New legislation makes the restructuring of not-for-profit
As of October 17, 2014, the period for transitioning to the new
Canada Not-for-profit Corporations Act will expire,
although Corporations Canada will give both notice and a further
grace period before dissolving non-compliant corporations.
This new legislation is intended to modernize the statutory
framework for the governance of not-for-profit corporations, and
does so. One of the ways in which it does this is by revamping the
parts of this statutory framework that govern
"reorganizations" and "arrangements" for the
restructuring of a corporation's capital or membership
We have seen not-for-profit corporations collapse under the
strain of financial legacy issues. Sometimes these issues arise
from "debt" problems – the corporation simply has
incurred too much debt to remain viable without a restructuring.
Other times these issues arise from an inability to alter legacy
rights. For example, some classes of membership may have perpetual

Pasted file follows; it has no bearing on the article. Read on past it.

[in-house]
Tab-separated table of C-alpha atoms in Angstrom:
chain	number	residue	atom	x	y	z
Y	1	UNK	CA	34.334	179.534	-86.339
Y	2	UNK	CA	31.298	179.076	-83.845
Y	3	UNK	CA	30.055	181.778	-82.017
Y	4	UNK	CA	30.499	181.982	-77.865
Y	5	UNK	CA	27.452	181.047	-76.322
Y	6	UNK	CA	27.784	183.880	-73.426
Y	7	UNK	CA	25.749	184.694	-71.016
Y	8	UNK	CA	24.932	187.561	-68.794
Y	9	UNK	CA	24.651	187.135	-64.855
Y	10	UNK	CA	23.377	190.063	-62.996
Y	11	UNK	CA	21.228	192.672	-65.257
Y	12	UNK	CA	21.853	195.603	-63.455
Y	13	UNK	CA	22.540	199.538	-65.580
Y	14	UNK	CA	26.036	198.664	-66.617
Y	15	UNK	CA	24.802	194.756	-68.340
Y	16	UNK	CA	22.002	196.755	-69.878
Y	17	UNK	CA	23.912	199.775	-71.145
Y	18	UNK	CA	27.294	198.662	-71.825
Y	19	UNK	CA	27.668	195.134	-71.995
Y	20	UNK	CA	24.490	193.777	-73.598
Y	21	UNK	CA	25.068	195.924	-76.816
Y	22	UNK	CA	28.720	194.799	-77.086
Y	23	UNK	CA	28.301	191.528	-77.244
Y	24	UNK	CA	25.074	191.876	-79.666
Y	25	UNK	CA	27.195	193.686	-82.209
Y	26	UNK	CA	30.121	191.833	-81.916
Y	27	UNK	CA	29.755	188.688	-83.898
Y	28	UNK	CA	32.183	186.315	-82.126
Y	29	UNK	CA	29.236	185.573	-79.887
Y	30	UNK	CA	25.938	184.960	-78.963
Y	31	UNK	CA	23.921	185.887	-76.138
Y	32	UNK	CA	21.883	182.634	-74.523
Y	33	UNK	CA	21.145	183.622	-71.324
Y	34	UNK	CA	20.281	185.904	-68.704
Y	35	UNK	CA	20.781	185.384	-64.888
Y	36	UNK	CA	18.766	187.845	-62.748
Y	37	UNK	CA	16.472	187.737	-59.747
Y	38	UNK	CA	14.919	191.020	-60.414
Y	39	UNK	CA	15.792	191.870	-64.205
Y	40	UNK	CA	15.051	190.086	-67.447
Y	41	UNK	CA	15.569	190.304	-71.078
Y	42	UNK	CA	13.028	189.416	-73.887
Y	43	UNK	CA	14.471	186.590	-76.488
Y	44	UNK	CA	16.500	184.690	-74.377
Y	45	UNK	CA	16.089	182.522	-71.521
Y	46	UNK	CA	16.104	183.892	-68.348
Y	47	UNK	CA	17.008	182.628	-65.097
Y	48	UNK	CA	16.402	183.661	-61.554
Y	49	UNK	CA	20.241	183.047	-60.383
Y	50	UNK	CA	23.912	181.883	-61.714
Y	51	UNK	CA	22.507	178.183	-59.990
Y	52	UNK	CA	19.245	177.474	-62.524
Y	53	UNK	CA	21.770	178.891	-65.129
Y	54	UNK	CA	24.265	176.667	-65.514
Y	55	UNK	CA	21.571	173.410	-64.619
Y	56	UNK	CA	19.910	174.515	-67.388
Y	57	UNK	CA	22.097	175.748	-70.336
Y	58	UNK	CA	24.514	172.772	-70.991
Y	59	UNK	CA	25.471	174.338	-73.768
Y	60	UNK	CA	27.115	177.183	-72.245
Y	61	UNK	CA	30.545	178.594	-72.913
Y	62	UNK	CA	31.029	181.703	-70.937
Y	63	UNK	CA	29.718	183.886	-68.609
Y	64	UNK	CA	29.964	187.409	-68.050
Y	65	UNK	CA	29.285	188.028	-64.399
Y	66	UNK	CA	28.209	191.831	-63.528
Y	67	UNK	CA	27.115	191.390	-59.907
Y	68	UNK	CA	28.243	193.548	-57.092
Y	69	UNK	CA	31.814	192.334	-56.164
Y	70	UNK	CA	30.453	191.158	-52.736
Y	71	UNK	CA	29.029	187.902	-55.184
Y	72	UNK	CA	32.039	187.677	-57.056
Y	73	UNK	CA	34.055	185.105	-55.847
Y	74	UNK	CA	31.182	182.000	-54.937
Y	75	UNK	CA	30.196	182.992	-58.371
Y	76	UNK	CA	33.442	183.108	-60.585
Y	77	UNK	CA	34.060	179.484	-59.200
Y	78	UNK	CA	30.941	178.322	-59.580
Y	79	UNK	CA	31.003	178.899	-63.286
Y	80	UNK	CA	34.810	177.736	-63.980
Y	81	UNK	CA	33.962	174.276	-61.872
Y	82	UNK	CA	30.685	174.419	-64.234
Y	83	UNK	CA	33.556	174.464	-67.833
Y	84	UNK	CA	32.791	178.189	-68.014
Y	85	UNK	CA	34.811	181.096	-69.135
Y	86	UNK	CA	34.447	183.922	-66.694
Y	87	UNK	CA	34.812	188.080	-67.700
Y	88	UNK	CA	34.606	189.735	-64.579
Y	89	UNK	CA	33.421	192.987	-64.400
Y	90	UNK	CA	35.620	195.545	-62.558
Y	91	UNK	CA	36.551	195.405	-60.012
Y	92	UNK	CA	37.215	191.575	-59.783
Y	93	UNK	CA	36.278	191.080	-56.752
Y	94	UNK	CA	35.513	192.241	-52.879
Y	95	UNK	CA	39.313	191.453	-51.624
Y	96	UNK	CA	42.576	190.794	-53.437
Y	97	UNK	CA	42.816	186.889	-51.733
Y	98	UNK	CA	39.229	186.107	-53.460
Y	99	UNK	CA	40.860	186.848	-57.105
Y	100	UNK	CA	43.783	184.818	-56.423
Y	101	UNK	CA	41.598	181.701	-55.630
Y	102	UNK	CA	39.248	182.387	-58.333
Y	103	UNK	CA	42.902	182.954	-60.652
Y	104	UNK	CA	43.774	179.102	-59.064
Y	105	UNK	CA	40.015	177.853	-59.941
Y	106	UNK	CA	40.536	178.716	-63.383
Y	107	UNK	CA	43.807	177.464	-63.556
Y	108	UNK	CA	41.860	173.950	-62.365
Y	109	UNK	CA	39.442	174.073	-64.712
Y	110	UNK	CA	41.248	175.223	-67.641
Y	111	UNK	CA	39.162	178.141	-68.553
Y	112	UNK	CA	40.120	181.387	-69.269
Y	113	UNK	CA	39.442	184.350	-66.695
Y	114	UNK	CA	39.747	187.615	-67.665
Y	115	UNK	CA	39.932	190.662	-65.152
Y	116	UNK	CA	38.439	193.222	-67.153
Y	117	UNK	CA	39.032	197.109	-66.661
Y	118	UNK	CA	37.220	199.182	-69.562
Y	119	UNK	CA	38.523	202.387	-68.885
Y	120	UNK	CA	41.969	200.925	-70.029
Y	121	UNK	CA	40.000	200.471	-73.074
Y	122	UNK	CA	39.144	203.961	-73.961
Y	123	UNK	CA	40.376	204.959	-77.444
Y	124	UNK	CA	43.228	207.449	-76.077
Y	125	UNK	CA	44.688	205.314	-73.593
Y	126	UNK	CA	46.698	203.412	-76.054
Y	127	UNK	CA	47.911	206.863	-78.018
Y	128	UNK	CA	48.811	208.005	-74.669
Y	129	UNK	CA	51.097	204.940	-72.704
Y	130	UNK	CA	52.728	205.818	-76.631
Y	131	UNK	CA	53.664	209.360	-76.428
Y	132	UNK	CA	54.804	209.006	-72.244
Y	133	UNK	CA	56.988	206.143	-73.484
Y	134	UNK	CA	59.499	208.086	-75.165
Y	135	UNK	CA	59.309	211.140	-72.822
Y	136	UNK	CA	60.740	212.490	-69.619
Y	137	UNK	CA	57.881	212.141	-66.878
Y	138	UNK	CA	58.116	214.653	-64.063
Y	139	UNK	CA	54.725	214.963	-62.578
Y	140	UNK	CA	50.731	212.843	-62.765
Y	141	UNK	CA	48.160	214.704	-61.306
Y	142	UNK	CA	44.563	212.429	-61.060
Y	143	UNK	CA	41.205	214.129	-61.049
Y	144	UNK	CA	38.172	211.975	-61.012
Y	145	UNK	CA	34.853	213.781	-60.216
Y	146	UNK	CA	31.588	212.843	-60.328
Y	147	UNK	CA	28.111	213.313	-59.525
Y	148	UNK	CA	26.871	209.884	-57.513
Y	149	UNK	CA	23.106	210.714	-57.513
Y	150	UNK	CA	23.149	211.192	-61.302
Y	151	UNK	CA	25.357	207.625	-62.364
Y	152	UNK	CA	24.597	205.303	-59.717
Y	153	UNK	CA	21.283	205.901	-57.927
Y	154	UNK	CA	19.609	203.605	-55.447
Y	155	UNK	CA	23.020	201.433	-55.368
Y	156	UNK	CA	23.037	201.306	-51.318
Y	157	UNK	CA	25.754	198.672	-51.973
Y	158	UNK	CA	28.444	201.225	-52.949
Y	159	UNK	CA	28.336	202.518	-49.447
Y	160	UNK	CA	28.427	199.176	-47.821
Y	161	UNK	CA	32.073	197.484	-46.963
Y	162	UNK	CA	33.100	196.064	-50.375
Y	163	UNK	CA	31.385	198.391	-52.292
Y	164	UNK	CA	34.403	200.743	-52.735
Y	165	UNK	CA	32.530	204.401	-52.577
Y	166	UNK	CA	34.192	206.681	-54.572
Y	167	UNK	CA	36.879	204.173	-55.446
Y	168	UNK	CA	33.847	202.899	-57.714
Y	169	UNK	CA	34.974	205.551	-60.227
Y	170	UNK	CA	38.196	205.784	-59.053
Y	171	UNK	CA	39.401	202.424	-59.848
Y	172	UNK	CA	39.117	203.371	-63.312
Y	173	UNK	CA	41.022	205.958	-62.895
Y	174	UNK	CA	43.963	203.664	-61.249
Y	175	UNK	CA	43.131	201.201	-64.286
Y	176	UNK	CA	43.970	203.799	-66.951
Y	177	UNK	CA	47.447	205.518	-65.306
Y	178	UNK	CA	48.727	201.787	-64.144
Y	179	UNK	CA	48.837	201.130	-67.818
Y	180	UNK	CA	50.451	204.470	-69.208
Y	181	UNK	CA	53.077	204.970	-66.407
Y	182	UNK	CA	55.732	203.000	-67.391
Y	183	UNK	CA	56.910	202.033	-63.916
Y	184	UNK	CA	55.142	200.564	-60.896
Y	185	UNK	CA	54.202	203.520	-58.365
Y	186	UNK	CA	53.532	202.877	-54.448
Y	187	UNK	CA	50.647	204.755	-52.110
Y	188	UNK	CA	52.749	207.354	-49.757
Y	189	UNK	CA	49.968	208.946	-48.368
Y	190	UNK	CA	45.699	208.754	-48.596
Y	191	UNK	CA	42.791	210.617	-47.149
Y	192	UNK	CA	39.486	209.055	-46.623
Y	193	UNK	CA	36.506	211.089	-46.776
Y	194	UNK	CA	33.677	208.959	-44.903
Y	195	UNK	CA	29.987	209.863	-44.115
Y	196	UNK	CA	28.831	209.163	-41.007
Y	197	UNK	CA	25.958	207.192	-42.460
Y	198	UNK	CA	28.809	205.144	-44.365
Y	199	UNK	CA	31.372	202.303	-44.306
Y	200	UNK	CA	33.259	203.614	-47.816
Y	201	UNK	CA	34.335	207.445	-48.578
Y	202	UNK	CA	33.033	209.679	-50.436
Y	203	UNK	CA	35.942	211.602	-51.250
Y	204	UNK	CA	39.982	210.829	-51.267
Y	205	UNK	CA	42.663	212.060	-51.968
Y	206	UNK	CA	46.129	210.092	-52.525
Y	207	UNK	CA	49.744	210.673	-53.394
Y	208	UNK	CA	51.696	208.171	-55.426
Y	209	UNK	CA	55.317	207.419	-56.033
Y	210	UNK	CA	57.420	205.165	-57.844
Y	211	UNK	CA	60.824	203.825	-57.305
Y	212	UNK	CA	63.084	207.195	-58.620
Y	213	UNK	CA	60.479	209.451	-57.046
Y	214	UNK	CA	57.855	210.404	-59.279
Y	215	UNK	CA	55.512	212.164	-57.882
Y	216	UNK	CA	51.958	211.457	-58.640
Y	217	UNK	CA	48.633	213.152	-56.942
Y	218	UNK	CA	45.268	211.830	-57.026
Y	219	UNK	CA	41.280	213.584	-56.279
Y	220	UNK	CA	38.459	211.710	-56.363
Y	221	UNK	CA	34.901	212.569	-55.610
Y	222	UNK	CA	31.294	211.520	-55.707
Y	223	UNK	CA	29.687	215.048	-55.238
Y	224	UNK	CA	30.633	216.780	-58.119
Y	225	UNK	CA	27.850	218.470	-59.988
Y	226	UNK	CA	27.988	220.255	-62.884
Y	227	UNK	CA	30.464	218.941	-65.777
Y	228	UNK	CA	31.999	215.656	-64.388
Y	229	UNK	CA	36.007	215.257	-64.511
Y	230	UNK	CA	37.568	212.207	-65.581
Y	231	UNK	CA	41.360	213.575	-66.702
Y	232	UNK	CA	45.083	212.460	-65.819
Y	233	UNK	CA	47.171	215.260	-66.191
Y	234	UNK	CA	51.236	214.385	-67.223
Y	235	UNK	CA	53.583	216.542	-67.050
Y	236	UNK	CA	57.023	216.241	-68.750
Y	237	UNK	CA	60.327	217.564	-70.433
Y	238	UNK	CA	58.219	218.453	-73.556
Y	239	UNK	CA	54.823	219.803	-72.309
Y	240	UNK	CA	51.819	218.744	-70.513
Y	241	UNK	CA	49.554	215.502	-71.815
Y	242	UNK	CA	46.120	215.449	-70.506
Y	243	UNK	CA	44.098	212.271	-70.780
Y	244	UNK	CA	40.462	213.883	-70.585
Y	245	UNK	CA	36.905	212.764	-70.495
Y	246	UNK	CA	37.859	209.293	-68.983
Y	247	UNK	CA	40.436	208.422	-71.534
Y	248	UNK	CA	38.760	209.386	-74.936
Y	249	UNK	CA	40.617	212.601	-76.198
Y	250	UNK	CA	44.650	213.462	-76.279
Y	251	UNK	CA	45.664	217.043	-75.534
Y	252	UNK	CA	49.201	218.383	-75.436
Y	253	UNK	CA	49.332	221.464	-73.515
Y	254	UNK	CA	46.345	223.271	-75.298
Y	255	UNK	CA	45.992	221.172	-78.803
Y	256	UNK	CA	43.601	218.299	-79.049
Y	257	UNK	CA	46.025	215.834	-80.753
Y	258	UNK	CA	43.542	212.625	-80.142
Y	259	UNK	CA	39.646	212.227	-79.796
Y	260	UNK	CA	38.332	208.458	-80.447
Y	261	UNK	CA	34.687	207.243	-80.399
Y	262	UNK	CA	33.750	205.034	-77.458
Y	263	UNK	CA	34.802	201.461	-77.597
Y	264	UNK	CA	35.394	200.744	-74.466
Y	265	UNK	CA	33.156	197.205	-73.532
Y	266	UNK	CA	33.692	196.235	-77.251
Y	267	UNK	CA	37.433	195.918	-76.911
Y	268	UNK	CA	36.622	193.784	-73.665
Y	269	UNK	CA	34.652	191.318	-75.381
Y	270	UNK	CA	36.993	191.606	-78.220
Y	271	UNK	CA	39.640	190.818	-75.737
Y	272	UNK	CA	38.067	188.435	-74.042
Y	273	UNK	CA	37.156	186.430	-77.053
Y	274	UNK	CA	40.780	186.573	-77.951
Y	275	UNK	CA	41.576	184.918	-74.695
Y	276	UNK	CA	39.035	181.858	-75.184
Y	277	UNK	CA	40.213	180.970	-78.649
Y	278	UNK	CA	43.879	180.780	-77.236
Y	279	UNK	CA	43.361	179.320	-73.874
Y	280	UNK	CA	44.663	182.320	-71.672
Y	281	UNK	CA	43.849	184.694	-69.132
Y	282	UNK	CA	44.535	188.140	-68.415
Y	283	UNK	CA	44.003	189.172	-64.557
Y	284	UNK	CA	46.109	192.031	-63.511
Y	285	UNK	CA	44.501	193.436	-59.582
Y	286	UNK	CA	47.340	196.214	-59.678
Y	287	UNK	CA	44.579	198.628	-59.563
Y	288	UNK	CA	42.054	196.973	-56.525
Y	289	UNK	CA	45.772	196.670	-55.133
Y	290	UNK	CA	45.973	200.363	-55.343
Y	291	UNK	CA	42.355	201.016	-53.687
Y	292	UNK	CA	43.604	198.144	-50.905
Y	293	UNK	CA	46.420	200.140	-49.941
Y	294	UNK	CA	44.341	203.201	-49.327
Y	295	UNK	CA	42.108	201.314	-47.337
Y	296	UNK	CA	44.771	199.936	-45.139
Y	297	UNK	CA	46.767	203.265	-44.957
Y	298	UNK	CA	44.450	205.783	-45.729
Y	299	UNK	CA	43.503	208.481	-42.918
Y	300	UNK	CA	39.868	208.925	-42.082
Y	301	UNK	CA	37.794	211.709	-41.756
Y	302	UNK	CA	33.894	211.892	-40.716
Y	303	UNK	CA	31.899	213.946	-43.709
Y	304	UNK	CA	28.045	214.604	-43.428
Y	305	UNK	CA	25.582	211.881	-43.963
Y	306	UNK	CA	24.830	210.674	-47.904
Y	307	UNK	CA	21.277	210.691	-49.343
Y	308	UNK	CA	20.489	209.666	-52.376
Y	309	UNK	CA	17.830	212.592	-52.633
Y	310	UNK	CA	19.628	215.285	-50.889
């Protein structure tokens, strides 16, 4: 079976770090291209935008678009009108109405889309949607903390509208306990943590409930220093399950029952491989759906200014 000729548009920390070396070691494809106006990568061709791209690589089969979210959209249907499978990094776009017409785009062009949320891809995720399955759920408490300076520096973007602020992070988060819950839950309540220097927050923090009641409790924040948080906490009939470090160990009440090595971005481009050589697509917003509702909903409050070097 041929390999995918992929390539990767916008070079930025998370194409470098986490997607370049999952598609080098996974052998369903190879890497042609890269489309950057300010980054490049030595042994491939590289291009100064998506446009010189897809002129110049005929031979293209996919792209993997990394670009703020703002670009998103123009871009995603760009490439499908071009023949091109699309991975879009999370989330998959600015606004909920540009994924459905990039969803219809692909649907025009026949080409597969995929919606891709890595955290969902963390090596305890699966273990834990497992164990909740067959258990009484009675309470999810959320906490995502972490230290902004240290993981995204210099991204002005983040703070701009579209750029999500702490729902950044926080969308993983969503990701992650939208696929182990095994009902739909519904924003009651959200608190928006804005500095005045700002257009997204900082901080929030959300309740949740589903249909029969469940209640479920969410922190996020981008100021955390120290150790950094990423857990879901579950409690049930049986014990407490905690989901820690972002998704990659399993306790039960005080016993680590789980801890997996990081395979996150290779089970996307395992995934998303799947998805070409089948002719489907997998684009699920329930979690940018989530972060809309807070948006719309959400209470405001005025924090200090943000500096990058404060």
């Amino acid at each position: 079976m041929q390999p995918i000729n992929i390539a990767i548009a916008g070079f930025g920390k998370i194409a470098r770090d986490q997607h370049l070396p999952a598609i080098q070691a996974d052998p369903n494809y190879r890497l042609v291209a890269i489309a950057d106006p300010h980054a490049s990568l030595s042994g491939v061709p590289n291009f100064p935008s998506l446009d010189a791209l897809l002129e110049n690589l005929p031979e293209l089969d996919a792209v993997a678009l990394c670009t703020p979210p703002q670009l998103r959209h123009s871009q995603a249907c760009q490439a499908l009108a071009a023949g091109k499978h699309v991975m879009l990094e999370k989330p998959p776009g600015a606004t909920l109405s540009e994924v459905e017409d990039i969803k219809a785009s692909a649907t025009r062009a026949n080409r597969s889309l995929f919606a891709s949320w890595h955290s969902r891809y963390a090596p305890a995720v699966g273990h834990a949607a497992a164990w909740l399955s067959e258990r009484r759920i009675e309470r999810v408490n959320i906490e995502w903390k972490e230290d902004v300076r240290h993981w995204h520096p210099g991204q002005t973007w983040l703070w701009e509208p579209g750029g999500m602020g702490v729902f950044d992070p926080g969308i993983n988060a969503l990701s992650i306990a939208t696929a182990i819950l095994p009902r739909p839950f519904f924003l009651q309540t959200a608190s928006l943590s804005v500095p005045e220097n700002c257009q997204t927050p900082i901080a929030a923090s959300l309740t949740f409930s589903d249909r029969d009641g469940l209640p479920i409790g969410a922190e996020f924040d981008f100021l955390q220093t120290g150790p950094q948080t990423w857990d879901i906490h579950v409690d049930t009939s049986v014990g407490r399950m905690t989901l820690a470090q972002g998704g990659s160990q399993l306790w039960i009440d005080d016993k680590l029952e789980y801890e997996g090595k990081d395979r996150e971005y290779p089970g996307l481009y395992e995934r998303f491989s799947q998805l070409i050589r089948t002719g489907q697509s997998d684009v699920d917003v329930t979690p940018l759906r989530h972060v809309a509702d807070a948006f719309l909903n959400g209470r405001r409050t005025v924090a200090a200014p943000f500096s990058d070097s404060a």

rights that reduce the corporation's revenue and increase its
costs, or restrict the corporation's ability to raise
additional capital. The prior governing legislation did not give
not-for-profit corporations much flexibility in dealing with legacy
The new Canada Not-for-profit Corporations Act contains
provisions similar to the legislation governing other (for-profit)
corporations in Canada, which permits a corporation in financial
distress to propose compromises to creditors and alter
shareholder rights. In cases of severe financial distress, these
rights can be altered by the court without the approval of
shareholders. This approach has for many years given Canadian
for-profit corporations the flexibility to take definitive steps
when those steps are required for the survival of those
Now, with the new statutory framework found in the Canada
Not-for-profit Corporations Act, this flexibility is also
available to not-for-profit corporations in financial distress,
when dealing with creditor, shareholder and member issues.
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